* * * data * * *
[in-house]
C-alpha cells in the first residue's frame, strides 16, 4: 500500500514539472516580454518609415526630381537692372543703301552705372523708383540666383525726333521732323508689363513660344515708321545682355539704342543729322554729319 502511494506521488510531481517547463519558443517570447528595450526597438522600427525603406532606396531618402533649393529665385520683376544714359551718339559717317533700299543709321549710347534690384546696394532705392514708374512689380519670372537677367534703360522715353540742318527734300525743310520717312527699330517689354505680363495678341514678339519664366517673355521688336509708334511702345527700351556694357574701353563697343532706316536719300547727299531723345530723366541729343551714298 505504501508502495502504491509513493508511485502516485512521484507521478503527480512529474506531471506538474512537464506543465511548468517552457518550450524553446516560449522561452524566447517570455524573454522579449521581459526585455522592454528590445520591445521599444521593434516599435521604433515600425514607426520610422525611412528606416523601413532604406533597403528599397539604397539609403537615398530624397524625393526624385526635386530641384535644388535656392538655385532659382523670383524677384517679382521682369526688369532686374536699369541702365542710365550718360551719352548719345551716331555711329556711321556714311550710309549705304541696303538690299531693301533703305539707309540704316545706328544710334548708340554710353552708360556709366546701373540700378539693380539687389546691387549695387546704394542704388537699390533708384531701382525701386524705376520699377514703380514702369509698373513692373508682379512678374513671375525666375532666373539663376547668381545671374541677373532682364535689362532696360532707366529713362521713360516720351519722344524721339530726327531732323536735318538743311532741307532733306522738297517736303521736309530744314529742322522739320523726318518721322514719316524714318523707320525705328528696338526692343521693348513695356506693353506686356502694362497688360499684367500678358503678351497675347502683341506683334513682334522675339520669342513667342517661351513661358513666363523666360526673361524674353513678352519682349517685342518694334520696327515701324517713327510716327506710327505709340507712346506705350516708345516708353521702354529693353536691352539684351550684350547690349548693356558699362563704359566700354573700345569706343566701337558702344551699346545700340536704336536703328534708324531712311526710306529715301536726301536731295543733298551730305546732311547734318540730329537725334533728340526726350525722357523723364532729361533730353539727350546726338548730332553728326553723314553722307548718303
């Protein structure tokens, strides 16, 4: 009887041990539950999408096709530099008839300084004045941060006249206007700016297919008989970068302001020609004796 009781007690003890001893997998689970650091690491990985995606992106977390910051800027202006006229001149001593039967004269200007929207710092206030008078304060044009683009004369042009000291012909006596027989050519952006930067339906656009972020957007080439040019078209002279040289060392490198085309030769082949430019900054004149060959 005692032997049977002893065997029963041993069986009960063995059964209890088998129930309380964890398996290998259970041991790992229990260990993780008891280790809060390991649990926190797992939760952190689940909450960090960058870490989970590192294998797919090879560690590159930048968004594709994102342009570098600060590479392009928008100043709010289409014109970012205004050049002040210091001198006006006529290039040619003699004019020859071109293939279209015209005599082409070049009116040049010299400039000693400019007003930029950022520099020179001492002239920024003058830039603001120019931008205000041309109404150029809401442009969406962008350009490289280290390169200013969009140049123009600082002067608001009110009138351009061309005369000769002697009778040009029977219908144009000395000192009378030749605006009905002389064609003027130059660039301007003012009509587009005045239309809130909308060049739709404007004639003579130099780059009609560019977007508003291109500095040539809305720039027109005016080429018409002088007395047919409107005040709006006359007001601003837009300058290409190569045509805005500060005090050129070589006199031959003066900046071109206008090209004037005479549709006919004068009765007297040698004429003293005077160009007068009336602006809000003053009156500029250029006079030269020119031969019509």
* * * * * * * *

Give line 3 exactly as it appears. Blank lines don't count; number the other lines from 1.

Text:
């Protein structure tokens, strides 16, 4: 009887041990539950999408096709530099008839300084004045941060006249206007700016297919008989970068302001020609004796 009781007690003890001893997998689970650091690491990985995606992106977390910051800027202006006229001149001593039967004269200007929207710092206030008078304060044009683009004369042009000291012909006596027989050519952006930067339906656009972020957007080439040019078209002279040289060392490198085309030769082949430019900054004149060959 005692032997049977002893065997029963041993069986009960063995059964209890088998129930309380964890398996290998259970041991790992229990260990993780008891280790809060390991649990926190797992939760952190689940909450960090960058870490989970590192294998797919090879560690590159930048968004594709994102342009570098600060590479392009928008100043709010289409014109970012205004050049002040210091001198006006006529290039040619003699004019020859071109293939279209015209005599082409070049009116040049010299400039000693400019007003930029950022520099020179001492002239920024003058830039603001120019931008205000041309109404150029809401442009969406962008350009490289280290390169200013969009140049123009600082002067608001009110009138351009061309005369000769002697009778040009029977219908144009000395000192009378030749605006009905002389064609003027130059660039301007003012009509587009005045239309809130909308060049739709404007004639003579130099780059009609560019977007508003291109500095040539809305720039027109005016080429018409002088007395047919409107005040709006006359007001601003837009300058290409190569045509805005500060005090050129070589006199031959003066900046071109206008090209004037005479549709006919004068009765007297040698004429003293005077160009007068009336602006809000003053009156500029250029006079030269020119031969019509």